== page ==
Usually the orchestra is hidden from view (certainly Wagner's intention) but I really like having it on stage. I'm not sure if it's the balance or just the visual clues but I found myself listening to the orchestra much more than on CD or DVD where the focus tends to be the singers and drama.    

Siegfried tomorrow. 

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Siegfried  (Nottingham Royal Concert Hall)

Act I is the part of The Ring I find most troublesome. For most of its length a scheming villain and a not very bright boy bicker at one another whilst recapping earlier events. It's also the point where Wagner's anti-Semitism come closest to breaking out openly - Siegfried's invective against Mimi could come from the pages of "Die Stürmer". Fortunately there's plenty going on in the orchestra to keep the interest up and it says much for this performance that I didn't feel the act drag as it often seems to. 

Act II has some magnificent music, in particular the nature music of the 'Forest Murmurs' with beautiful woodwind. The Woodbird was positioned in a side balcony overlooking the stage, again giving some visual drama to a largely static performance. 

Act III is an embarrassment of riches. The reappearance of Erda at the start with the very distinctive, eerie rising/falling mysterious chord sequence that characterises her message of doom shifts the whole mood (as also happens at the end of Das Rhinegold). But the absolute peak - I'd place it up there as one of the most ecstatic moments of all music (well, the parts of all music I've heard) - is the Brunnhilde awakening scene. An utterly glorious chord sequence ending in a gorgeous chromatic descent (anticipated on its own in the transition from the previous scene a few minutes earlier). The latter really interests me as it's clearly the root of much of Mahler's late music, especially the strained strings of the first movement of the 10th Symphony.  I defy anyone to hear this awakening scene and not be reduced to a puddle.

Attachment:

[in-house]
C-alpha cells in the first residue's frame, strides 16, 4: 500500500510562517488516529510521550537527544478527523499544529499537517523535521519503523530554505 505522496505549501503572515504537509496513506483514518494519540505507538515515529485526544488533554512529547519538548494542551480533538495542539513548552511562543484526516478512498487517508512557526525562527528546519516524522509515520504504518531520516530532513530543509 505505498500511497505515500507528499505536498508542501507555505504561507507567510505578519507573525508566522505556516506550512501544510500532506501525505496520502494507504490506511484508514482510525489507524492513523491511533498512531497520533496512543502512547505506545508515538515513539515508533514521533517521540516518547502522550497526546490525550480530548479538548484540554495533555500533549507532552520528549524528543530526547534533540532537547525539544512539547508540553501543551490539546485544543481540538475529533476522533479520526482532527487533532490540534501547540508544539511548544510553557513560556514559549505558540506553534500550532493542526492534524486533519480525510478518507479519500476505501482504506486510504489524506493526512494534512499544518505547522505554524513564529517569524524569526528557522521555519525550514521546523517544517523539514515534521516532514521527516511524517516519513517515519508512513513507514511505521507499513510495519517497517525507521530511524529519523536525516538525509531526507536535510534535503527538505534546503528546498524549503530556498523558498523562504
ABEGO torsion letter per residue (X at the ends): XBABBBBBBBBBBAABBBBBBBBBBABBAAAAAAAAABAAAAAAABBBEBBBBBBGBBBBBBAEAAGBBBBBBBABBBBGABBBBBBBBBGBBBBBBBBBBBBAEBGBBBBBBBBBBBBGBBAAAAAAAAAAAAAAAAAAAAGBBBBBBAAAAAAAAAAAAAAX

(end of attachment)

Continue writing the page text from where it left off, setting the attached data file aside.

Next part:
As throughout, acting is completely minimalist in this production. Dress occasionally hints at character but in general its standard evening wear (well, not what I'd wear in the evening!). No props whatsoever - no swords, spears, rings or tarnhelms. Everything communicated through restrained gestures.

It's really made me rethink the idea of the staged performance of operas. I've never even thought of attending them at things like the Proms. But after experiencing this and a Handel opera earlier in the year I'm now convinced.

Day off today to listen to Herman's Hermits and Lulu records.     

******************************

Two days later:

Gotterdammerung  (Nottingham Royal Concert Hall)

About as an emotionally overwhelming a performance as I've ever heard. By Gotterdammerung the musical themes have been multiplying, spinning off variants, linking and separating for over ten hours so there is a vast reservoir for Wagner to draw on. It's hard to convey the impact of that without going through the process. So many highlights - the recapitulation of the Brunnhilde awakening music both in the instrumental opening and again when Siegfried realises what's been going on after being stabbed; the dark music that surrounds Hagen and Alberich; the return of The Rheinmaidens and their nature music but transformed harmonically into something even richer; the joyous instrumental Rhine Journey and stark Funeral March; Brunnhilde's noble rage after Siegfried'd body is returned. But absolutely nothing I know in music compares to that last thirty minutes or so with Brunhilde centre stage calling time on the gods and the leitmotives swirling over one another in an endless flood, the Rhine music from the start of the cycle regaining ascendancy. I was blubbing throughout....rather embarrassing actually! 

Two themes really get me there. There's a rising sequence then mirrored by a falling one that have been labelled 'Erda' and 'Twilight of the Gods' that you first hear quite mysteriously when Erda (the earth goddess) appears in Das Rheingold. It appears at various points in a faster version at several points always giving a sense of things rushing towards a fatal outcome. Here at the end it blends in with the Rhine music and a beautiful, almost Hollywood, melody referred to as the Redemption theme that ends the piece with a sense of renewed hope. 

Audience when completely bananas. The piece is amazing enough for a listener - what it must be to experience it as a player (unless you hate Wagner!). They get a day off today and then start again tomorrow in Salford! 

Each ticket cost me £19 - I paid twice that for Tristan in London at the end of the month. I hope the success of this production (and although Nottingham was 7/8th full, elsewhere its seems sold out) encourages more of this type of production. Probably the biggest difficulty with longer operas is the need to start early - 3.00 pm in Nottingham (later performances start at 4.30). Meant that the audience were largely pensioners, a scattering of student-age listeners with perhaps only working people with some control over their time being able to make the three big ones. Not sure how you get past that.   

Edited by A Lark Ascending

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ENO-Tristan-and-Isolde-Act-1-Karen-Cargi

Tristan and Isolde at London Coliseum (English National Opera)